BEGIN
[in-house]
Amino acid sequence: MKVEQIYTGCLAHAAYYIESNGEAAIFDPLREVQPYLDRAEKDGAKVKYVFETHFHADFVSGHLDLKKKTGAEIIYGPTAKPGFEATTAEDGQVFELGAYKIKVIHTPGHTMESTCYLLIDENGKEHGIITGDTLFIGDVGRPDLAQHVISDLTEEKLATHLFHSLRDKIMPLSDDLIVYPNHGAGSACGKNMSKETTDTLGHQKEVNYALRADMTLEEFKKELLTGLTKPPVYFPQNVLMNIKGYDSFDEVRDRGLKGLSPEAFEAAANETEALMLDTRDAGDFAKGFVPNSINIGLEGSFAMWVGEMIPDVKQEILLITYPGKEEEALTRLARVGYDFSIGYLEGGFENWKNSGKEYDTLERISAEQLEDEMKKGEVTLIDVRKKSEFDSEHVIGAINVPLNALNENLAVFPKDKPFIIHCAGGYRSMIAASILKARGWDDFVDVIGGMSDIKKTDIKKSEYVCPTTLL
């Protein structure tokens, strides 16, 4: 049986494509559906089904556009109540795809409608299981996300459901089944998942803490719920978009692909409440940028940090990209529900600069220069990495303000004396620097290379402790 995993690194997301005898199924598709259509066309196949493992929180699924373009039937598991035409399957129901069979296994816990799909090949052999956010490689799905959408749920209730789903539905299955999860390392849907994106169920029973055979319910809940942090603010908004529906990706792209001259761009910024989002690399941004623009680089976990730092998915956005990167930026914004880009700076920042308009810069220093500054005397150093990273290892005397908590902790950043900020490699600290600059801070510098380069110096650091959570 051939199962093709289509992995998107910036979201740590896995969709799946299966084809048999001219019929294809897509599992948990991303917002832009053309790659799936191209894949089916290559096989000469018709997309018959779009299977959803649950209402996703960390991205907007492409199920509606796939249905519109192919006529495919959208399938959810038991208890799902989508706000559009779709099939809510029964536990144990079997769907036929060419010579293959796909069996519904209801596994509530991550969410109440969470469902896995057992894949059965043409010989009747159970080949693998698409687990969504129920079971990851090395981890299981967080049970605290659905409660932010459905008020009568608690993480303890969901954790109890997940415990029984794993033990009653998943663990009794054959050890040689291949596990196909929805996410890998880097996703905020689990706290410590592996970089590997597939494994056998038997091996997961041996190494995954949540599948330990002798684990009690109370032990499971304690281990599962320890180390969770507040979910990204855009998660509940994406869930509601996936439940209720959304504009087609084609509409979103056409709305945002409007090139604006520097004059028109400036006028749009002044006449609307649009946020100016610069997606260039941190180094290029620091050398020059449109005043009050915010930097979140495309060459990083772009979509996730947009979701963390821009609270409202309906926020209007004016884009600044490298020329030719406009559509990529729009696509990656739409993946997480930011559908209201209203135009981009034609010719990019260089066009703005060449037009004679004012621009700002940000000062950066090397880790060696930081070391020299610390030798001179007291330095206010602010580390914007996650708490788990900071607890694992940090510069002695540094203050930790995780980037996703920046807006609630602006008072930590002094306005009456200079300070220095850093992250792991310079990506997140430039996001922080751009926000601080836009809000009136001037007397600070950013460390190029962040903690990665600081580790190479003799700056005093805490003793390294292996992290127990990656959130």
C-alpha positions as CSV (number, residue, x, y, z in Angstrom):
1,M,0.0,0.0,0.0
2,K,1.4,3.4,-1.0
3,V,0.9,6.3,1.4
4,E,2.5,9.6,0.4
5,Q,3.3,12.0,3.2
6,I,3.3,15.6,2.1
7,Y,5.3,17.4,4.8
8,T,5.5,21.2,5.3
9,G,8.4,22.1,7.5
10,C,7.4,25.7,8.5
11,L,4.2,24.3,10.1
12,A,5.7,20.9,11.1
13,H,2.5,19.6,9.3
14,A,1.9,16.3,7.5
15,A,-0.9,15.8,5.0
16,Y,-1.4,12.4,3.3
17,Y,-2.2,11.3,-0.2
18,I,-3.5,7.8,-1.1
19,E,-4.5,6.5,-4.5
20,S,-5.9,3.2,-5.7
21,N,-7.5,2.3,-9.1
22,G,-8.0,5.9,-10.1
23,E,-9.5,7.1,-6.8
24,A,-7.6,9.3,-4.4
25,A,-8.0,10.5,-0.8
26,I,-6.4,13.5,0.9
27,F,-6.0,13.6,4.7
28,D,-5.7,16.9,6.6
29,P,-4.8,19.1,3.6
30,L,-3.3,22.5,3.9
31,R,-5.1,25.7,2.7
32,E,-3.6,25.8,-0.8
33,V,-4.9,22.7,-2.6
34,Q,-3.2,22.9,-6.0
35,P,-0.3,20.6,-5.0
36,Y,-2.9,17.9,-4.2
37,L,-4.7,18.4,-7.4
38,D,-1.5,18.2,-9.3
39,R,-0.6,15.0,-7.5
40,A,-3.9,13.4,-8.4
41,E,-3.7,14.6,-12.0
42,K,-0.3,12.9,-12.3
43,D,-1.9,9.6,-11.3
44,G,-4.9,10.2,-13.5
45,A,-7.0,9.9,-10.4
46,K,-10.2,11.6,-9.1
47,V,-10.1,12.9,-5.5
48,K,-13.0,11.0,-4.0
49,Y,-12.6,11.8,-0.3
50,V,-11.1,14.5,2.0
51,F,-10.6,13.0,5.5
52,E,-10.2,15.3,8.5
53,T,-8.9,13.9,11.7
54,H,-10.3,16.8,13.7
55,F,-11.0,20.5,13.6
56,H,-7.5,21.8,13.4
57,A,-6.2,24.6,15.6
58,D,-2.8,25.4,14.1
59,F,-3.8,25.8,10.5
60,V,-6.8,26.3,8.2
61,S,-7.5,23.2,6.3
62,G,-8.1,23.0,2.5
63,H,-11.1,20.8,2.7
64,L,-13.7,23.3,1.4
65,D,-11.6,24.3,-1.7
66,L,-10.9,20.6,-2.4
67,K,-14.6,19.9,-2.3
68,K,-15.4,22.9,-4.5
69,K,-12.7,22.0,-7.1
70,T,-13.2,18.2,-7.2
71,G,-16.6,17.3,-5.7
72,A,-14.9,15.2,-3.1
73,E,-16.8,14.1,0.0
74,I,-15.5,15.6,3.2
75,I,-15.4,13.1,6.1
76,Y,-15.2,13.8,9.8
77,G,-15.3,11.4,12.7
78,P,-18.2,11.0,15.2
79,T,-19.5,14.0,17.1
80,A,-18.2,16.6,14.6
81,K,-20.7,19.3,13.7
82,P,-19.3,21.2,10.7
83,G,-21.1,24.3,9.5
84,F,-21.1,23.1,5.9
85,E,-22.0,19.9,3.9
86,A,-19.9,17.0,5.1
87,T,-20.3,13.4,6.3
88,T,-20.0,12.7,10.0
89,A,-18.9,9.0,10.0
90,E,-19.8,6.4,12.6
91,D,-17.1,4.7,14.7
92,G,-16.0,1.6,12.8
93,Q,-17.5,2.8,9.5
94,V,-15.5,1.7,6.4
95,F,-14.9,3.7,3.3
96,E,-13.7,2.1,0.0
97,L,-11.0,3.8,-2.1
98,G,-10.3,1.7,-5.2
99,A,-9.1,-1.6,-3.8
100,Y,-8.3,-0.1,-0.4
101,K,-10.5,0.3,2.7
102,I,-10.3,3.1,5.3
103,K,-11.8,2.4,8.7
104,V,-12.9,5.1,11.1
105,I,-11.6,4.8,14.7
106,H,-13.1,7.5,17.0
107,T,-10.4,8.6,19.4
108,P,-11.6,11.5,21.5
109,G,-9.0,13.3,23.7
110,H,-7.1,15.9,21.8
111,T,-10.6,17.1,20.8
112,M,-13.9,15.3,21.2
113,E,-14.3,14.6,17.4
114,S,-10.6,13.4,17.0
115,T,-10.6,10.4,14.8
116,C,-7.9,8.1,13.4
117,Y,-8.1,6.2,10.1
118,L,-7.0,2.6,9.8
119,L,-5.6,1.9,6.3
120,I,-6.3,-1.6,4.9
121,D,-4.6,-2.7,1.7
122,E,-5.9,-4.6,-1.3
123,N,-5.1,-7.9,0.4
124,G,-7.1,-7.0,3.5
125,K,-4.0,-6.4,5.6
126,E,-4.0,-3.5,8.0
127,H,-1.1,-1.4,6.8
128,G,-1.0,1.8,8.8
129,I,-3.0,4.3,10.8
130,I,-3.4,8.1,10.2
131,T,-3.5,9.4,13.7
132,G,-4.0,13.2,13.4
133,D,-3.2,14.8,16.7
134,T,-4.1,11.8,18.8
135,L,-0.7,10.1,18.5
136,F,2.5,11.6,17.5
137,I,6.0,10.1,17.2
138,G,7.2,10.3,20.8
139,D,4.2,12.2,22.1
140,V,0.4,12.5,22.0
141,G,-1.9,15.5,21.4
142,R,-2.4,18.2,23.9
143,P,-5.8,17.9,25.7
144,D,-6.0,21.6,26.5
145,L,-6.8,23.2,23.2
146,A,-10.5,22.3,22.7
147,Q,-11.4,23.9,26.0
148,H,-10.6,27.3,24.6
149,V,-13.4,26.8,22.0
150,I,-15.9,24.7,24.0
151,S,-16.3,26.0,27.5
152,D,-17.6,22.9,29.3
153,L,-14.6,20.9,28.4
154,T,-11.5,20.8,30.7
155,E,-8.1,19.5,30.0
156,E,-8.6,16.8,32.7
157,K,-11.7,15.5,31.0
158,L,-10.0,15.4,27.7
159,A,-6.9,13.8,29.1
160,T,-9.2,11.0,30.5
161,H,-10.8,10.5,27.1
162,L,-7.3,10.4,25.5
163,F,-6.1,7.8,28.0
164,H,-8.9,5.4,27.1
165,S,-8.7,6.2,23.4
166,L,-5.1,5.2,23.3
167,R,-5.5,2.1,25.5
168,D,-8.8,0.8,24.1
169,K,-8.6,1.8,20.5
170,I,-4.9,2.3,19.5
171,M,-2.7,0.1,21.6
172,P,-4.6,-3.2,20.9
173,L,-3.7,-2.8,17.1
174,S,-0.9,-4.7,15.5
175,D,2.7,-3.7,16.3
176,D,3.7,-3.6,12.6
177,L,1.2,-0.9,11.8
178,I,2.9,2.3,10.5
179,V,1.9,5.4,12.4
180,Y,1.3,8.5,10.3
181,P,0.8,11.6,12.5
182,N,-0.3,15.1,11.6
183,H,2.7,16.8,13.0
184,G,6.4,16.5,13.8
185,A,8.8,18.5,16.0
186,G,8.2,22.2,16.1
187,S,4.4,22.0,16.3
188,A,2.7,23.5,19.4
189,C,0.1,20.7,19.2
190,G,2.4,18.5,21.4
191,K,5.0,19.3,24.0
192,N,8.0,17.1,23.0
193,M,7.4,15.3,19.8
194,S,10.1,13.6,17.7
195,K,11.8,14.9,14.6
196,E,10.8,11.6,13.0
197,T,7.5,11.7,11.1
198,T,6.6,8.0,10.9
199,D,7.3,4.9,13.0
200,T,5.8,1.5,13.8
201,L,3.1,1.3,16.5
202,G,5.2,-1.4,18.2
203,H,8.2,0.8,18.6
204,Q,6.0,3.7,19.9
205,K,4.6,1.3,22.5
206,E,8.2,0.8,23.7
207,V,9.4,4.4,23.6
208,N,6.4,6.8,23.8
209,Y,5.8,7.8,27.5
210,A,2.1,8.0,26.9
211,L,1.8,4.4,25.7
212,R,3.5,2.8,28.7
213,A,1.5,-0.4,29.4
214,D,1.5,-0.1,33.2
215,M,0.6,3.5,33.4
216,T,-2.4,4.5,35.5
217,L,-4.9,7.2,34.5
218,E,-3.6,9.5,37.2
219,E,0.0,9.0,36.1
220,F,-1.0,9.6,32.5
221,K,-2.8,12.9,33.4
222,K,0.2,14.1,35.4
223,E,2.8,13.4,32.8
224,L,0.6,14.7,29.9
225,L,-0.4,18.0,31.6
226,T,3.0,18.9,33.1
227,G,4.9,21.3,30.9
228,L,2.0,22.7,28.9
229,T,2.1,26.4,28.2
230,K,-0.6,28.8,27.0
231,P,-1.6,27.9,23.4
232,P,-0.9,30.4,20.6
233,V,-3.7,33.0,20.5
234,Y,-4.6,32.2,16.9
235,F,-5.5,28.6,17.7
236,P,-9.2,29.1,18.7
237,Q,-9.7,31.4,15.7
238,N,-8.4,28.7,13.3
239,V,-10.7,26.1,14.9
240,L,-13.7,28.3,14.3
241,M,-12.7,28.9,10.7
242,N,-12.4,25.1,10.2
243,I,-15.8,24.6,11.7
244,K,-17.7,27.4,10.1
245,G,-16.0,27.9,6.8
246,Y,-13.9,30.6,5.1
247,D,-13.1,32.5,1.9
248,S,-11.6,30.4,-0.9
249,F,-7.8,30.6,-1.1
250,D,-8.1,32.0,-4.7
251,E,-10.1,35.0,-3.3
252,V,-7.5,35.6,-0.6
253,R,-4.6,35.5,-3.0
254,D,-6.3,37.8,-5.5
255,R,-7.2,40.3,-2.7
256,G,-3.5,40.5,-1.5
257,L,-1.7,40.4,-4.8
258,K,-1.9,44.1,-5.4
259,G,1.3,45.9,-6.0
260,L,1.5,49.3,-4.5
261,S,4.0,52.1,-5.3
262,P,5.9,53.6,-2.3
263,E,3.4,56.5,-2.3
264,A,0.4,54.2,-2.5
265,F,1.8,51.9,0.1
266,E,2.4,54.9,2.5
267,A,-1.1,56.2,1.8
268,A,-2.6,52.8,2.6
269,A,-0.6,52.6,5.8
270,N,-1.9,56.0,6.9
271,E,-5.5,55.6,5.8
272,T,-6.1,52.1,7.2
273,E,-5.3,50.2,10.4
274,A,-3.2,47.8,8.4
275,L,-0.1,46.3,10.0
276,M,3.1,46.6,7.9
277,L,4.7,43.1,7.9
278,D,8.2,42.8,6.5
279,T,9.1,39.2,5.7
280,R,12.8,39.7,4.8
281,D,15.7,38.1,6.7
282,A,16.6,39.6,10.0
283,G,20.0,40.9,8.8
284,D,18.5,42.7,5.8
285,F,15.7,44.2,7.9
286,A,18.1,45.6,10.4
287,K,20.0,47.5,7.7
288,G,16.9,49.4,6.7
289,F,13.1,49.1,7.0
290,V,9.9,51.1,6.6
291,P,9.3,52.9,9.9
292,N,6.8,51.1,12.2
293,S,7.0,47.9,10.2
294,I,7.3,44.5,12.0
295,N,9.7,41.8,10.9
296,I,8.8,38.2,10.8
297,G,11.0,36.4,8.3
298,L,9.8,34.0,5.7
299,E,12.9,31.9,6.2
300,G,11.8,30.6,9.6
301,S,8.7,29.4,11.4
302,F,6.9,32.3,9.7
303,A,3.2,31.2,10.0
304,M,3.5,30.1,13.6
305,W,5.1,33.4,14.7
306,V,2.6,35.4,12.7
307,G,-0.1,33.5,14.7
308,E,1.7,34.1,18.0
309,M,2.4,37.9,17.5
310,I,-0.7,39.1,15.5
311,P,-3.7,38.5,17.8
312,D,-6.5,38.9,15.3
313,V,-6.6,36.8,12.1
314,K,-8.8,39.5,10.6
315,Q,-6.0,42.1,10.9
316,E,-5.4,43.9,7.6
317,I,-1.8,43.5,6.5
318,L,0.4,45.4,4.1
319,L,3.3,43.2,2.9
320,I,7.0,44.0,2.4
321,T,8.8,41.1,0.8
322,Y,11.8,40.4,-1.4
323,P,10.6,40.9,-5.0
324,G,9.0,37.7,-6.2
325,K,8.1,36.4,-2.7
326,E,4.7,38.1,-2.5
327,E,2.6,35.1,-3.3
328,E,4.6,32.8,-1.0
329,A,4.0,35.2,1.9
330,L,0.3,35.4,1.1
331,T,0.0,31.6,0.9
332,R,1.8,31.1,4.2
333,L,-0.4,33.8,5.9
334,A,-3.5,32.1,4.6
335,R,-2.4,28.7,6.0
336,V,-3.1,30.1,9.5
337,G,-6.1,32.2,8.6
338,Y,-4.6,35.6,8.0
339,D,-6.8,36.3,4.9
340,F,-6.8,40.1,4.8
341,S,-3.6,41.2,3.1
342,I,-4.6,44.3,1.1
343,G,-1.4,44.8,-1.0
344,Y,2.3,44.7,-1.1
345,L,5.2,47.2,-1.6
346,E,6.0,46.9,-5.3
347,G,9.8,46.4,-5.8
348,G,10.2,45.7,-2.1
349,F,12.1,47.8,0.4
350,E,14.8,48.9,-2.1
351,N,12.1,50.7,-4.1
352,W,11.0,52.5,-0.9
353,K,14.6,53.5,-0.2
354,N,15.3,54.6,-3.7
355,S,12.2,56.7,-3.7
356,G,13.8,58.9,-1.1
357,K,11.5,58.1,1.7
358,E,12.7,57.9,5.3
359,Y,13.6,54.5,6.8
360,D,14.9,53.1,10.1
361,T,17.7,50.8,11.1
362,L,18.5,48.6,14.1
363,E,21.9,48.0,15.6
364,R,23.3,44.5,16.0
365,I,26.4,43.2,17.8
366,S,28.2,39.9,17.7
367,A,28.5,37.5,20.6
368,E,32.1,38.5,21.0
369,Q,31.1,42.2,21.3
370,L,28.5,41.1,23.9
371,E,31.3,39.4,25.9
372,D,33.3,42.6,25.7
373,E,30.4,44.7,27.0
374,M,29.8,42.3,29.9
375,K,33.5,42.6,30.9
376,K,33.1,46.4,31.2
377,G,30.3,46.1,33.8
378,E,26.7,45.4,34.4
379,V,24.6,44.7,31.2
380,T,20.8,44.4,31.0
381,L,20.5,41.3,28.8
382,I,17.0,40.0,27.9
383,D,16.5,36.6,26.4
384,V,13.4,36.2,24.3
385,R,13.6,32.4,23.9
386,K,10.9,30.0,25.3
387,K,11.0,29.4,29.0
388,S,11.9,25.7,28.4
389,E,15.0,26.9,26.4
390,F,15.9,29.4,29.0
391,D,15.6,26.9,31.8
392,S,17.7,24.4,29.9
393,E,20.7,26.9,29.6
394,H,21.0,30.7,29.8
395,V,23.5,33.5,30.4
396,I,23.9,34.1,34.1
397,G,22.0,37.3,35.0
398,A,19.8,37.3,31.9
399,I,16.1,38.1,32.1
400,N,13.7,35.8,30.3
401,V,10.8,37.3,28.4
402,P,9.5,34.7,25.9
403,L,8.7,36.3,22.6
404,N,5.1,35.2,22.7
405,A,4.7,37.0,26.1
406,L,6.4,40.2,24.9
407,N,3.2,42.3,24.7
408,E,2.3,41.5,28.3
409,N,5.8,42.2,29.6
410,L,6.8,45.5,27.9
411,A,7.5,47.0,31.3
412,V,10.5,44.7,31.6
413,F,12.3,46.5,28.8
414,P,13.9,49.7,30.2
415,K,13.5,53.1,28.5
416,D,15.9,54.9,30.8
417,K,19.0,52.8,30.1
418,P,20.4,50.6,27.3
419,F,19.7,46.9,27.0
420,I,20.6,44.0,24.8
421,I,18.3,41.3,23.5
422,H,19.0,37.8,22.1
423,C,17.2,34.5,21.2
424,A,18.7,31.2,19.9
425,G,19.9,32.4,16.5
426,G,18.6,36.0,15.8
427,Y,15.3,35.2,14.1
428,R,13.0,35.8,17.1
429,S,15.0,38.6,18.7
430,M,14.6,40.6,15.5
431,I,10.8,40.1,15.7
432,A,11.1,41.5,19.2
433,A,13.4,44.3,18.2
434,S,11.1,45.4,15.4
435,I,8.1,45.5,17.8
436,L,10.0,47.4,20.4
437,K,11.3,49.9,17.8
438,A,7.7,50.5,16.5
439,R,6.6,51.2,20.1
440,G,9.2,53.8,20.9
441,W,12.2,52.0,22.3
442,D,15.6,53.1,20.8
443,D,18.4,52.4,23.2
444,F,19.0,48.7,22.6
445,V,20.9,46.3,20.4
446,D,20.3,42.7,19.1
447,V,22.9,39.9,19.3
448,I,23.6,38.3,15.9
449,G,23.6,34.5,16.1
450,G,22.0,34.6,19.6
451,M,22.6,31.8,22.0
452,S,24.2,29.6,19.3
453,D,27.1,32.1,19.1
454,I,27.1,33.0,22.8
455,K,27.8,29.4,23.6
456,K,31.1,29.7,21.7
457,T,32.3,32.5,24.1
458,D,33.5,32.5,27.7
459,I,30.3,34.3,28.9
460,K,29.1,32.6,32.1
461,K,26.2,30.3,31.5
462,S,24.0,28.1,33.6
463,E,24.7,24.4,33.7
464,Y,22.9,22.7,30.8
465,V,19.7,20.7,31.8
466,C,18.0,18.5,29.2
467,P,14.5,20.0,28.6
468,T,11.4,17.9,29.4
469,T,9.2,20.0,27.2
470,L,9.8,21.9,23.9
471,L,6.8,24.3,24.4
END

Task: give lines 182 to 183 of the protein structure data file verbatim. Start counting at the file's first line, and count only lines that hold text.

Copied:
178,I,2.9,2.3,10.5
179,V,1.9,5.4,12.4